Thursday, July 18, 2013

Review: (Vancouver) Elizabeth Rex

Colleen Wheeler (photo by David Blue)

Audience Engulfed in Passion and Rage
An acting tour de force by Colleen Wheeler

by David C. Jones

I have seen this play before, but I have never felt it. By ‘felt it’ I include the moment when I was biting my index finger - painfully.

Celebrated Canadian author the late Timothy Findlay wrote the award winning Elizabeth Rex in 2000. 

Queen Elizabeth needs distraction, she has sentenced her lover Robert Devereux, Earl of Essex to death for treason. She summons Lord Chamberlain’s Players to perform Much Ado About Nothing. Because of a potential riot brewing the actors and the playwright, William Shakespeare, have to spend the evening in the palace barn.

This is an actor’s piece and director Rachel Ditor has created a personal best with this production

The sovereign needs to disentangle her conflicting feelings; lover vs. ruler, queen vs. woman, so she visits the actors despite the barking dogs, pet bear and hay. There she meets an actor Ned Lowenscroft dying from an act of love. She barks some orders and while the rest of the company bows and scrapes – Ned holds his ground and teases her.  He is dying anyway so what has he got to lose. Unlike Queen Victoria, she is amused. So they spar and argue. Since he plays all the women in Shakespeare’s plays she thinks he needs to be manlier about his impending death. Since she is clearly conflicted between being a strong leader and lover about to lose her love, he thinks she'll get in touch with the woman under the crown. Their connector is William Shakespeare, himself in love with another prisoner of the Queen, the Earl of Southampton. The duo engages in a series of mind games stripping away the masks that have outlived their purpose. The physiological warfare is riveting – they thrust and parry, engage and enrage. All the while Shakespeare is cribbing notes for his new play Antony and Cleopatra.

This is an actor’s piece and director Rachel Ditor has created a personal best with this production – it is perfectly cast. 

Mr. Findlay has populated the acting company with some varied personalities. Practically blind and gruff Kate Tardwell the dresser is the delightful Lois Anderson, smitten by Ned is the chameleon like Anton Lipovetsky, he and Dustin Freeland play the other young actors in the company who play the women’s roles. Gruff and wounded Irish actor Jack Edmund is played by Andrew Wheeler and a genial and scattered Bernard Cuffling plays the aging actor with a lot of stories, Percy Gower. Rounding out the company are a dashing Matt Welles and braggart Luddy Beddoes played to great effect by Luc Roderique and Chris Cochrane respectively and Benjamin Elliott as a lazy and content bear, a stunning costume.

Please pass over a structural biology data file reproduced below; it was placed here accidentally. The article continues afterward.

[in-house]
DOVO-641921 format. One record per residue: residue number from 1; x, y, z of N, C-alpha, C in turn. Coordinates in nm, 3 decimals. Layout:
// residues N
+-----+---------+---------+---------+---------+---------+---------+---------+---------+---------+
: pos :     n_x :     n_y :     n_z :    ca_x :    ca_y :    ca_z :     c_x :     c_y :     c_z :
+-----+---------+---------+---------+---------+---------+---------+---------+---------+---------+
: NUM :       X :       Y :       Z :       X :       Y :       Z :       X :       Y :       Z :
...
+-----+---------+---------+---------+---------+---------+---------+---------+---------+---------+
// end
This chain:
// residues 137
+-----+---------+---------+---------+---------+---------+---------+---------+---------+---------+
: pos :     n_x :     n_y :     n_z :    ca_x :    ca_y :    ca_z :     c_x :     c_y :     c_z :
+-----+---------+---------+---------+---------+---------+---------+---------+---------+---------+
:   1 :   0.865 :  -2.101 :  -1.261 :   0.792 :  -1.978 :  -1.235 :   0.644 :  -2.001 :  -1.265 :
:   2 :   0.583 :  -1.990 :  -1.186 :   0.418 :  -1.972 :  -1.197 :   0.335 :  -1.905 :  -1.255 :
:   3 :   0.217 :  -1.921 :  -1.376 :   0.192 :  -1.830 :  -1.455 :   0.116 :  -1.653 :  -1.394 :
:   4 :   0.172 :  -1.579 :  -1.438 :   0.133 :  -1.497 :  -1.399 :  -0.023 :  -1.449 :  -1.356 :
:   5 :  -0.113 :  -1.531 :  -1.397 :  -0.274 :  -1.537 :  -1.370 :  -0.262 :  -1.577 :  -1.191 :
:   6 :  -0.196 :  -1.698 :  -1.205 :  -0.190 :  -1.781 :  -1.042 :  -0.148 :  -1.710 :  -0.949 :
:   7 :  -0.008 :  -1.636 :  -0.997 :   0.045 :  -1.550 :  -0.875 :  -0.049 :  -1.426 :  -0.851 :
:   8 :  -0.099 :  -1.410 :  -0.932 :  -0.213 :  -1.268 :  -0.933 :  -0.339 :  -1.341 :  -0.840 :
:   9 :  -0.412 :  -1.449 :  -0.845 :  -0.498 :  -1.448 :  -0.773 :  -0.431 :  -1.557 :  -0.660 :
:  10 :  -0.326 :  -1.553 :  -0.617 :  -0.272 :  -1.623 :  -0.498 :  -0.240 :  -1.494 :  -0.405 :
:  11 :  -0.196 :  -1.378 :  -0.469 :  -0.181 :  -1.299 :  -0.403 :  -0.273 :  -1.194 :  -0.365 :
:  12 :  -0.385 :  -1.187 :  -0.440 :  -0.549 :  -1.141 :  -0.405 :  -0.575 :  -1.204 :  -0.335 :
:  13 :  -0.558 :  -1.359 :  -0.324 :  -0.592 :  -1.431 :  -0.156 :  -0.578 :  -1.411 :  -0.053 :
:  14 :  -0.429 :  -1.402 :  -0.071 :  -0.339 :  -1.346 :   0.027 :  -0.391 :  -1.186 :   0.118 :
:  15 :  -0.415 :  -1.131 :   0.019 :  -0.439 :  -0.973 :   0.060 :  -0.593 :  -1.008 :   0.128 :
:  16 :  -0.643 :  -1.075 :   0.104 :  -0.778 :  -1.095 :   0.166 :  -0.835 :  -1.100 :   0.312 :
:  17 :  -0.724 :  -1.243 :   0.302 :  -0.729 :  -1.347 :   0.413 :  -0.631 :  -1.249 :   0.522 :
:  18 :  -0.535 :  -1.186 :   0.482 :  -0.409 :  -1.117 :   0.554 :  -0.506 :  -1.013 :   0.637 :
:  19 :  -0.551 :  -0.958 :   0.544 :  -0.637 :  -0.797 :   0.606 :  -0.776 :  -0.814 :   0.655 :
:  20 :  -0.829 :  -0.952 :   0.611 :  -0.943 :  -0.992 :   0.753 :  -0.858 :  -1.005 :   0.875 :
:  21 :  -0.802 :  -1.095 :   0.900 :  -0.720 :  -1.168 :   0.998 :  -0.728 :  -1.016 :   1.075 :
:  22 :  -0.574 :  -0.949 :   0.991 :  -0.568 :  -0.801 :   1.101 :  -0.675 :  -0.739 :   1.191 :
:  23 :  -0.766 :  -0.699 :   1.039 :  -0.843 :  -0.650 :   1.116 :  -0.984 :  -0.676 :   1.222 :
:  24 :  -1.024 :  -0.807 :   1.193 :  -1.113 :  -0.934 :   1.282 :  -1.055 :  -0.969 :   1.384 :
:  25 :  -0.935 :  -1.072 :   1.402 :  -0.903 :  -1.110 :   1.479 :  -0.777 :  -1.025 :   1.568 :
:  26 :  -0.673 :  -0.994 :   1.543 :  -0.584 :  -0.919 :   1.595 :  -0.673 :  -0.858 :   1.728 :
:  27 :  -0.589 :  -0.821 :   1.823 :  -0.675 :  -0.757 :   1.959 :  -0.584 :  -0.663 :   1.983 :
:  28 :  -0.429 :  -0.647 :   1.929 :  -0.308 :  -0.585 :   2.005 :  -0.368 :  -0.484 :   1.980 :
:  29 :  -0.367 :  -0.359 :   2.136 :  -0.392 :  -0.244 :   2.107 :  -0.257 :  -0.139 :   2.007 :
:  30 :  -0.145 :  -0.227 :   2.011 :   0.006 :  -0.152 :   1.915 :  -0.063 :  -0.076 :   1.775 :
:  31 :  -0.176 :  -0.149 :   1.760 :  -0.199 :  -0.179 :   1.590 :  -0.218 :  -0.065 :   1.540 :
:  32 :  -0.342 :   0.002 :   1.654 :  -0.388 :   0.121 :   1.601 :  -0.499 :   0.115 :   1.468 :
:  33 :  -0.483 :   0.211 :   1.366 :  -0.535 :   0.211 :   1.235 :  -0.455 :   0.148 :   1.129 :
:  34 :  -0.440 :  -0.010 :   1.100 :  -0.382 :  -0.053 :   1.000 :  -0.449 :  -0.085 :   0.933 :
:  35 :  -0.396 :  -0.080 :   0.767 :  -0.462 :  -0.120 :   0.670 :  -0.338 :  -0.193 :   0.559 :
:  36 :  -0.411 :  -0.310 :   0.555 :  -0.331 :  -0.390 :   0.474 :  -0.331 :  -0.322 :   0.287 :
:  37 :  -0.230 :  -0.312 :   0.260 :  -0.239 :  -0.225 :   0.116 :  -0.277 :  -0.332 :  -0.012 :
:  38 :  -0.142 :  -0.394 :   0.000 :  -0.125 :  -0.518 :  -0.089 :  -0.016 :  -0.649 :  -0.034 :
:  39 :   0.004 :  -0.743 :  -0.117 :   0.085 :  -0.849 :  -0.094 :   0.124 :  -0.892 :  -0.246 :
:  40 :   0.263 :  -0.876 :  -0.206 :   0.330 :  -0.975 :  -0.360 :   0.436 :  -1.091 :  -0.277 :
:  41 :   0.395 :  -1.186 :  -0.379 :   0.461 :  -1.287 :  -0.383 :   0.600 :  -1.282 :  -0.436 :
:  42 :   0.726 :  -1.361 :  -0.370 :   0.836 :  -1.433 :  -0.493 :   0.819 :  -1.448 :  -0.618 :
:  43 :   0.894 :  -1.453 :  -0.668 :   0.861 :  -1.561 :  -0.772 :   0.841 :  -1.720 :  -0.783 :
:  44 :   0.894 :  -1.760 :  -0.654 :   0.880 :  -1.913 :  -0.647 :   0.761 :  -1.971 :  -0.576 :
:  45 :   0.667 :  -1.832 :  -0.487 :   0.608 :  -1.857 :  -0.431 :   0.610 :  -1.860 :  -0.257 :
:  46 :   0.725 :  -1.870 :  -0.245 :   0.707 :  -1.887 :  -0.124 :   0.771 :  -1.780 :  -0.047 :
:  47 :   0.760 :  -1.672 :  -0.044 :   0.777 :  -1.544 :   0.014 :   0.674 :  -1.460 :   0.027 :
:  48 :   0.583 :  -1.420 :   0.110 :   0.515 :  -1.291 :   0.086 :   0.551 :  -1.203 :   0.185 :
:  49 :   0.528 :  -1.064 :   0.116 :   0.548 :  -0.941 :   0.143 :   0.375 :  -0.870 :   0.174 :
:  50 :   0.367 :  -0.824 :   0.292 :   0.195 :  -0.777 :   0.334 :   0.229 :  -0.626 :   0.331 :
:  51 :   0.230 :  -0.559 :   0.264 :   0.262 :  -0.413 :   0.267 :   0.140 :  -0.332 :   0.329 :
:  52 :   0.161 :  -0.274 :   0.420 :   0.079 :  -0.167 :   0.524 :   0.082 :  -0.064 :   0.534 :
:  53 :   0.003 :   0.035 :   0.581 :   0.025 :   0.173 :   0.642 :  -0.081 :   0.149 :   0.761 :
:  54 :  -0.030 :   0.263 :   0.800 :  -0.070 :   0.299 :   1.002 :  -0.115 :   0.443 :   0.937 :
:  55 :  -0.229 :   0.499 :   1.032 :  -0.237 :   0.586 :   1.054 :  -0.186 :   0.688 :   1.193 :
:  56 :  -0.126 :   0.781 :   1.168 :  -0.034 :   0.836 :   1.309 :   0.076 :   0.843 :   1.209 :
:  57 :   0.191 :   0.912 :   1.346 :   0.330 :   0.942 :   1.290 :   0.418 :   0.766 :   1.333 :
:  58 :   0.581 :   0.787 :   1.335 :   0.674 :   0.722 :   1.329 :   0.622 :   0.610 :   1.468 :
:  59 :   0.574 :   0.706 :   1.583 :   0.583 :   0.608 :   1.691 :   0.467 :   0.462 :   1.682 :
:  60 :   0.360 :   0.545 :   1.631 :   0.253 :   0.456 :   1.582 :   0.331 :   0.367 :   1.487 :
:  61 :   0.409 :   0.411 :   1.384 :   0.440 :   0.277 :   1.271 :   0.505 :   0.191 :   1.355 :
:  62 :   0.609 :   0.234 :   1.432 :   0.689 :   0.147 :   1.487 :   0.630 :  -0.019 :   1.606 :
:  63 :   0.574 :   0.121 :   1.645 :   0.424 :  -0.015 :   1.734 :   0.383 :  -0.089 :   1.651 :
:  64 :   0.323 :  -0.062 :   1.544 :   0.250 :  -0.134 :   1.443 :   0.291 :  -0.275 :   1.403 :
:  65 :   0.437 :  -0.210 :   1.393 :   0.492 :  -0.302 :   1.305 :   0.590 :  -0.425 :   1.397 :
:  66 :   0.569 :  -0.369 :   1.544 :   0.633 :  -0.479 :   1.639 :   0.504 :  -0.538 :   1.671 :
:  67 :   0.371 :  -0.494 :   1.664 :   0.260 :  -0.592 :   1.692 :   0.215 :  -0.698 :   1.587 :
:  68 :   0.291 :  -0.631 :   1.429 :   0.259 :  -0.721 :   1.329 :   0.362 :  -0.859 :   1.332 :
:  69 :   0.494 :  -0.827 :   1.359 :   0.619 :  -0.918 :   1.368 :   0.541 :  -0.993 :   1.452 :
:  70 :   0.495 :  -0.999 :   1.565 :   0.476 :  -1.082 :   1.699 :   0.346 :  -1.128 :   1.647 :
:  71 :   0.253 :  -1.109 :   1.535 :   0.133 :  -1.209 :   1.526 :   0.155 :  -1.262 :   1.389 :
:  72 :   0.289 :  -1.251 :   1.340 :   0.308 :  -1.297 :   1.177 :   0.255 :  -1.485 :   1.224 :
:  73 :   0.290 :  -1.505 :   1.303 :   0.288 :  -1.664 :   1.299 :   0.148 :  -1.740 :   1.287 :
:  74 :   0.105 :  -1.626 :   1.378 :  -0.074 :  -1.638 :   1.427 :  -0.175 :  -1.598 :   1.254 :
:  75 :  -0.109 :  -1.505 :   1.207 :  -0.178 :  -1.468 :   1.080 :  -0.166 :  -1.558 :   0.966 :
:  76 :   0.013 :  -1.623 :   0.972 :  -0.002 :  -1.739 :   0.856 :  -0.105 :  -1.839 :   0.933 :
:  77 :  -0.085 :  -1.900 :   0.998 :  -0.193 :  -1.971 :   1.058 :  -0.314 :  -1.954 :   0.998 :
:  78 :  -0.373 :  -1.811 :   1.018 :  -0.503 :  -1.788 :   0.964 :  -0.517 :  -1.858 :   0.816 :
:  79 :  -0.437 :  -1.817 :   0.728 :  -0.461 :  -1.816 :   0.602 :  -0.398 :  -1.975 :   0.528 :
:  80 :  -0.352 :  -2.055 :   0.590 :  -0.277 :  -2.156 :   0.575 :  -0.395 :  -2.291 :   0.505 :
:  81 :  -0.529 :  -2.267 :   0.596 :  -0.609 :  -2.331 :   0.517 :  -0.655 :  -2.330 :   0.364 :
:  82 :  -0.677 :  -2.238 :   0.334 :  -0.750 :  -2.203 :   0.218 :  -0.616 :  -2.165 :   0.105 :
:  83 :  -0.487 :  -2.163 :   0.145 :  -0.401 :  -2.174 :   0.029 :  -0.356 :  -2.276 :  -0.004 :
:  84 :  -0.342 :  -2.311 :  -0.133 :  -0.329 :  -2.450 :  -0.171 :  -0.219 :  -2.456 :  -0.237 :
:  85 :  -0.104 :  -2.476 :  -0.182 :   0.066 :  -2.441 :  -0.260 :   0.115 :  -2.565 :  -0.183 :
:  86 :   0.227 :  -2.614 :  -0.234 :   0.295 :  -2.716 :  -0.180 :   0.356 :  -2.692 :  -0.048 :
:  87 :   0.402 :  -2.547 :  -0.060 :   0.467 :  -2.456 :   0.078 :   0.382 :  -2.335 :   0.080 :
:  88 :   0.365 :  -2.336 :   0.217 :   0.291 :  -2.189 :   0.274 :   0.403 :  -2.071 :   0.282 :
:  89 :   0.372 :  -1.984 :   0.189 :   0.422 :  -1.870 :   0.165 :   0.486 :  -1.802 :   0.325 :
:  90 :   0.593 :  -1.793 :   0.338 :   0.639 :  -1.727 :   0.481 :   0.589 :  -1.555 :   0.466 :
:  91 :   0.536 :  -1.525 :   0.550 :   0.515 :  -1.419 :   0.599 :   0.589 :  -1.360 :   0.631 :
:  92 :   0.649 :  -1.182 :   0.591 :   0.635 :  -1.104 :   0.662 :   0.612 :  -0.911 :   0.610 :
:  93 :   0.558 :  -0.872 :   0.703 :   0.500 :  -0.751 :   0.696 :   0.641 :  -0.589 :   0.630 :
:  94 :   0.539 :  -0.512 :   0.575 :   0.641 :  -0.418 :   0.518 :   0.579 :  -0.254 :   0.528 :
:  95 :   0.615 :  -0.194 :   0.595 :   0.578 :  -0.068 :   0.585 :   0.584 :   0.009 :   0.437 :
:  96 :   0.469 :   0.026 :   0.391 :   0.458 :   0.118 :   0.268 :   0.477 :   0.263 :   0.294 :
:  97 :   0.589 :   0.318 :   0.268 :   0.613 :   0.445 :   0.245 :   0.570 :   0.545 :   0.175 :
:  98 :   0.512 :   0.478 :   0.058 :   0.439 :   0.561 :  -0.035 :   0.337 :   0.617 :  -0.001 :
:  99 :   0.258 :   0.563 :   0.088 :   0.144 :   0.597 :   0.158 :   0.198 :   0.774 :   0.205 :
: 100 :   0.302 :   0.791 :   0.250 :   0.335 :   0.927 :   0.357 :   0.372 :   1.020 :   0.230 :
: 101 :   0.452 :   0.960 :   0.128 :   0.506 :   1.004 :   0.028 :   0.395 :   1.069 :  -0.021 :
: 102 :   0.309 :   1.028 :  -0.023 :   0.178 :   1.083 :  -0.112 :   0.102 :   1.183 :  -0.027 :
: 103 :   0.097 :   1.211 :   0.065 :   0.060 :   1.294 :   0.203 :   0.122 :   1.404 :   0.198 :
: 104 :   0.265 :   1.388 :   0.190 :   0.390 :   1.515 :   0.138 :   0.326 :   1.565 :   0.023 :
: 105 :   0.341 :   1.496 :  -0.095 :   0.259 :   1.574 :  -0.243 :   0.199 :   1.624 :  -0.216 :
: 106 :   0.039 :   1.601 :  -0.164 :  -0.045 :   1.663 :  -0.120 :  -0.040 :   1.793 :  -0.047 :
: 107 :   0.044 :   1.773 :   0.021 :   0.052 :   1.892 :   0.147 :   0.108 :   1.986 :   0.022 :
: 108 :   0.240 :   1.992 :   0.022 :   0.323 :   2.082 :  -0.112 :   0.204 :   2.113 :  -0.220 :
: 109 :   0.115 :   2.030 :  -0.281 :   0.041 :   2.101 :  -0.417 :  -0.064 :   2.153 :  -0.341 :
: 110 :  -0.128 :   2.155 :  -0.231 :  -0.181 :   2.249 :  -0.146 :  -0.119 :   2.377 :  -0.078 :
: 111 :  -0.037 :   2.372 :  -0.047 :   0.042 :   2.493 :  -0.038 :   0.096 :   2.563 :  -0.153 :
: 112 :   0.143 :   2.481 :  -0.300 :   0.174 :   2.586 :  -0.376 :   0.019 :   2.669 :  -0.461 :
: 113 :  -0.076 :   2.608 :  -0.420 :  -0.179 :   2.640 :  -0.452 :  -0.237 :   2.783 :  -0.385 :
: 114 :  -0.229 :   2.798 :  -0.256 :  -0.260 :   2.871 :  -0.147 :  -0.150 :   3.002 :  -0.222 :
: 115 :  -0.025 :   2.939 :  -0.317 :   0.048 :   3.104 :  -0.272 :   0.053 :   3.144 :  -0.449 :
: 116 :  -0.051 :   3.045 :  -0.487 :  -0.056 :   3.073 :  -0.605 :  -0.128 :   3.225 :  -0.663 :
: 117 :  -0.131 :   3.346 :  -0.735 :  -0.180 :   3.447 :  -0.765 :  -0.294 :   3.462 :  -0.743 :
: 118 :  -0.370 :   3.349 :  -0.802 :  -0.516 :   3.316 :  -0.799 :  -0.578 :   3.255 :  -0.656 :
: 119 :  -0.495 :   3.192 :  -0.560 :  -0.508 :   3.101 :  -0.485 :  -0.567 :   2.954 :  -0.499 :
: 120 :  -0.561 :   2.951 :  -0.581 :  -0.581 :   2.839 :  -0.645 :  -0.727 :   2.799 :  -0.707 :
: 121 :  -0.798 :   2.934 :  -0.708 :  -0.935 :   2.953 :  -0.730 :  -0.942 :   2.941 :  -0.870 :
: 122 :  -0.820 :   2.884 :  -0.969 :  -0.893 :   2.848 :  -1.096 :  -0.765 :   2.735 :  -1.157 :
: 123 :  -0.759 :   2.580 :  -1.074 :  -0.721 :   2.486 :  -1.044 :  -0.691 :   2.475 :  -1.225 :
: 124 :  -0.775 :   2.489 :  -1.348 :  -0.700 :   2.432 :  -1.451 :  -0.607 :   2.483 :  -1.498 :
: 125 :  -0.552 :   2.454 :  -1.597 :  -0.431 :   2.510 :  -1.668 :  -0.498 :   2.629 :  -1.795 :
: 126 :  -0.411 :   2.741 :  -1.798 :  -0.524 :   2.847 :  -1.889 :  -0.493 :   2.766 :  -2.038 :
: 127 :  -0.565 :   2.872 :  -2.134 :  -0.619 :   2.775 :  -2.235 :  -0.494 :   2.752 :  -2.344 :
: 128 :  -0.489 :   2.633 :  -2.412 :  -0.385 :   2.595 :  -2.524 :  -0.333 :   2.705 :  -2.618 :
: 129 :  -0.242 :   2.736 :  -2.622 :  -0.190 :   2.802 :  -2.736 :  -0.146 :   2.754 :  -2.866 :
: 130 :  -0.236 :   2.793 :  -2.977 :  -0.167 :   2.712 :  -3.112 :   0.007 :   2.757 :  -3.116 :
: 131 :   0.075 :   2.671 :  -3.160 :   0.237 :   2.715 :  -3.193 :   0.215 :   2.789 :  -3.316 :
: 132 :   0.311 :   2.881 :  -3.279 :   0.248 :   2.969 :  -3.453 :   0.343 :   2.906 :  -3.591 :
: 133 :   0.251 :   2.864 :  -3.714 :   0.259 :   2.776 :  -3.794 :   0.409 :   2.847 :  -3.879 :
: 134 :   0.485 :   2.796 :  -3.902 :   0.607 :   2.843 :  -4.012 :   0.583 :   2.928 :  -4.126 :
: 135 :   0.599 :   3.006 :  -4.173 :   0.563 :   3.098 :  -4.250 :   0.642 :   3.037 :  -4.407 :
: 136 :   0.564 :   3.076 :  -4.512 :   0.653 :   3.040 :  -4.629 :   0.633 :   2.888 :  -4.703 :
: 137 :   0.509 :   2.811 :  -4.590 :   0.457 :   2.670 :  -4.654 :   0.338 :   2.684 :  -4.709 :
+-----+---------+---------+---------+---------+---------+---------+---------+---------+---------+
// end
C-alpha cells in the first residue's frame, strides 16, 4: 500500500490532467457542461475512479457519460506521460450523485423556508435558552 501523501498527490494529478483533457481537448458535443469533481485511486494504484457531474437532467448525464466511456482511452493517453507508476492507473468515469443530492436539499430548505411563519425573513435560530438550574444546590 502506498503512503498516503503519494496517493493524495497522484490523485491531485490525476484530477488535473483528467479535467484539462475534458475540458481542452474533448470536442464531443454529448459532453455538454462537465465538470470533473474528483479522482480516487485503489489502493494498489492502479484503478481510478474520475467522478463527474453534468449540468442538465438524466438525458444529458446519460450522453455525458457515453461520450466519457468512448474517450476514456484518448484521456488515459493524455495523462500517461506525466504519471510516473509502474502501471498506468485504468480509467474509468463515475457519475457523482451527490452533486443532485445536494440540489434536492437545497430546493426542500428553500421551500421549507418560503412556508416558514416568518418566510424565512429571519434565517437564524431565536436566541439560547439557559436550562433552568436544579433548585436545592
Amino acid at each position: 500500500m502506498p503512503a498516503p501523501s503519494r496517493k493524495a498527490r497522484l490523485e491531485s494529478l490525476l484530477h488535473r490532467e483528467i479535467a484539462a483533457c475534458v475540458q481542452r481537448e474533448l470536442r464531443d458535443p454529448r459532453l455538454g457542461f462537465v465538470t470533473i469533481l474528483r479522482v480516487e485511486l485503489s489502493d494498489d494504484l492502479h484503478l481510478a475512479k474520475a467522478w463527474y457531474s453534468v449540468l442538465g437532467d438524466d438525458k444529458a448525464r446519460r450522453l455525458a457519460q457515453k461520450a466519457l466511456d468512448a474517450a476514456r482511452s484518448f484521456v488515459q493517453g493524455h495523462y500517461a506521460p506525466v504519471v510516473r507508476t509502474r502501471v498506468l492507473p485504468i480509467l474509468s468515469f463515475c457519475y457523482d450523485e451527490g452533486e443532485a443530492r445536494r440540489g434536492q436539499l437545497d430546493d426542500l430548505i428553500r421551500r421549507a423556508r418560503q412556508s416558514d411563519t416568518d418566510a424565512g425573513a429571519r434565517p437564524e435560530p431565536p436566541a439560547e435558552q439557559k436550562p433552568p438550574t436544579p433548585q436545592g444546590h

In the queen’s company is the loyal but distracted Lady Stanly played by Sereana Malani, a traditional but sleepy Countess Henslowe snappily played by Susinn McFarlen and David Mackay as Lord Robert Cecil an advisor beholden to tradition and protocol.

David Marr (who played Ned in the Stanley Theatre production several years ago) balances both the curious and passionate writer and the worried lover to William Shakespeare.

I mention all the actors because they bring all the corners and layers of this world to life and as with the shows in the Main Tent it is wholly remarkable to see these actors double cast into different productions and how much they transform and bring each character to vivid life.
So dangerous in her power it is not unthinkable that she might pick up a sword and strike down someone who displeases her.

While the play Elizabeth Rex benefits from such a strong ensemble the electricity and dynamite comes from the battle between leads.

Haig Sutherland is heartbreaking as the dying Ned, stoic and funny you can feel the inner fear and anger he has  because his love and desire has led to his imminent death. Although dying from Syphilis the parallels to AIDS are clear. He finds a kamikaze laissez-faire quality that makes him a formidable foe and ally in the psycho-drama arena.

And in this corner….Colleen Wheeler is always remarkable but her performance here still brings tears to my eyes.  Strong and decisive she cuts a remarkable figure, the costume by Mara Gottler is so garish and large it seems to taunt or dare anyone to make fun of it. She cautions at one point “I warn you I will not be ridiculed” with a steely resolve that makes you shudder to consider the consequence. So dangerous in her power it is not unthinkable that she might pick up a sword and strike down someone who displeases her. Inside this daunting and frightening leader is a woman who has been betrayed by a lover and it is eating away at her.

When she is challenged on this you can feel the rage and pain emanating from inside of her. It is engulfing, her turmoil and helplessness at odds with her reluctance to show any weakness. When a truly devastating piece of news arrives she lets out a howl that is profoundly harrowing.

This whole season at Bard on The Beach has been remarkable - the depth of pain and fear of loss in each of the shows has been so heartfelt and adds a sense of immediacy to the shows that makes them all so compelling for different reasons.

Elizabeth Rex is the last show to open this season and it towers atop an already staggeringly high quality season.

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